• Preventing and disengaging from terrorism: Insights from the U.S. government and front line practitioners
  • International hot spots and challenges
  • How harsh are enhanced interrogation techniques?
  • Creating and teaching defense intelligence
  • Education and training challenges for Cybersecurity and Intelligence

This is The Citadel’s third Intelligence and Cybersecurity Conference. Please click here to register, or for more information, email lsmalls2@citadel.edu or call Lauren Smalls at (843) 953-6886.

Members of the news media wishing to cover the conference are welcome, but should email kkeelor@citadel.edu  by Sept. 19 to provide the required information and credentials to attend.

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Senior Military Colleges push to secure collective national cyber institute https://today.citadel.edu/senior-military-colleges-push-to-secure-collective-national-cyber-institute/ Wed, 13 Jun 2018 19:50:37 +0000 https://today.citadel.edu/?p=2377 Citadel cadets Oath CeremonyCitadel cadets Oath CeremonyAmerica's Senior Military Colleges work toward DOD Cyber Institute amendment for FY19 NDAA with South Carolina's Senators Graham and Scott.]]> Citadel cadets Oath CeremonyCitadel cadets Oath Ceremony

Senators Graham, Scott assisted SMCs with related defense bill amendment

America’s Senior Military Colleges (SMC) worked jointly to address the escalating need for highly trained cyber operations and cybersecurity leaders. The colleges, which include The Citadel, the University of North Georgia, Norwich University, Texas A&M, Virginia Military Institute and Virginia Tech worked with their congressional leaders on an amendment authorizing the Secretary of Defense to establish cyber institutes at SMCs. The measure could accelerate the growth of the existing pipeline of disciplined, capable leaders educated by the SMCs for armed forces, Department of Defense and civilian cyber enterprises.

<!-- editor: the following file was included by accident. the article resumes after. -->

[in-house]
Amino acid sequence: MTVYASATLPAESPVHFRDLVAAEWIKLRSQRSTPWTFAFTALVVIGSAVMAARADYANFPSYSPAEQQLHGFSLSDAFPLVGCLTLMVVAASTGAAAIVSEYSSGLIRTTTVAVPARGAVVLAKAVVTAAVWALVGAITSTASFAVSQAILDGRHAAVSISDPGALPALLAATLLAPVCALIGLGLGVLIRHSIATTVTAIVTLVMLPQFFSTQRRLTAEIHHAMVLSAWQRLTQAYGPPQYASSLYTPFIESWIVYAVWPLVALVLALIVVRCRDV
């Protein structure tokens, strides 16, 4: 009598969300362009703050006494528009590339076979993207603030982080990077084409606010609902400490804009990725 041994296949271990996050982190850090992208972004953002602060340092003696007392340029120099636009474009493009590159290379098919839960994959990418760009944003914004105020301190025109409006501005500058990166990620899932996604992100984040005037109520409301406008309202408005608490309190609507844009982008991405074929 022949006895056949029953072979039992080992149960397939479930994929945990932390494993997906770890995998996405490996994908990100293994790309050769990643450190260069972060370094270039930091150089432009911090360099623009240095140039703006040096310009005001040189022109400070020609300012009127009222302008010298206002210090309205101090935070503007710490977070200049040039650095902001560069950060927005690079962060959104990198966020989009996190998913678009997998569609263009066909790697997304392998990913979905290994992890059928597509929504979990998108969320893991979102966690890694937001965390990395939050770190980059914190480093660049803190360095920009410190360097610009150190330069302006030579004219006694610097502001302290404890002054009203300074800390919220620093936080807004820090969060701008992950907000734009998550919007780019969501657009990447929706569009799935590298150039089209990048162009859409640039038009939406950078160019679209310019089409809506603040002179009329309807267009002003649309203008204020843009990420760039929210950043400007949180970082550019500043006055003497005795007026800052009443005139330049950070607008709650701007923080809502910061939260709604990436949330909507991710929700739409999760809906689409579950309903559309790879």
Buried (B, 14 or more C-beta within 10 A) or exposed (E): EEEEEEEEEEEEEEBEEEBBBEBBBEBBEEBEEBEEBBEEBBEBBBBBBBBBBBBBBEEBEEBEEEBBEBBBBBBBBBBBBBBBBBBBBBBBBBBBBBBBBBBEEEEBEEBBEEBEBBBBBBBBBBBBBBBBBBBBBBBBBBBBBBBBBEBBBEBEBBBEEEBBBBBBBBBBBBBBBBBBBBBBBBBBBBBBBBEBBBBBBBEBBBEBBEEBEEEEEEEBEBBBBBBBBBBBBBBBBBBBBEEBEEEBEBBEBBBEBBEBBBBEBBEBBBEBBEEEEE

The goal is for the Senior Military Colleges Cyber Institute amendment to be included in the final Fiscal Year 2019 National Defense Authorization Act (FY19 NDAA).

Five of the six SMCs, including The Citadel, already offer cyber security minors and are National Security Agency and Department of Homeland Security National Centers of Academic Excellence in Cyber Defense Education.

“Future cyber leaders must be able to empower their teams to foresee and resolve complex, and often threatening, problems,” said U.S. Sen. Lindsey Graham (R-South Carolina). “Our Senior Military Colleges are already deeply invested in this type of national security education. They provide the discipline, ethics training and academic rigor the next generation of cyber leaders need. They are ready for this step.”

Graham and U.S. Sen. Tim Scott (R-South Carolina) both agreed to support the Senior Military Colleges Cyber Institute amendment, which was included in the Senate Armed Services Committee FY19 NDAA that is now under consideration on the Senate floor. The University of North Georgia initiated the collaboration, with the amendment sponsored by U.S. Congressman Jody Hice (R-Georgia), and signed by Georgia’s full congressional delegation.

“With cyber threats affecting nearly every sector of our society, we need capable and trained professionals in our Department of Defense and other agencies who are prepared to proactively and effectively counter this dangerous trend,” said U.S. Sen. Tim Scott. “We need our nation’s cyber training facilities, especially our Senior Military Colleges, to train the next generation of leaders to help secure Americans’ information and to further advance our overall national security. I was glad to have worked with my colleague Sen. Graham to advocate for the inclusion of the Senior Military Colleges Cyber Institute Amendment in the Senate version of the FY19 NDAA.”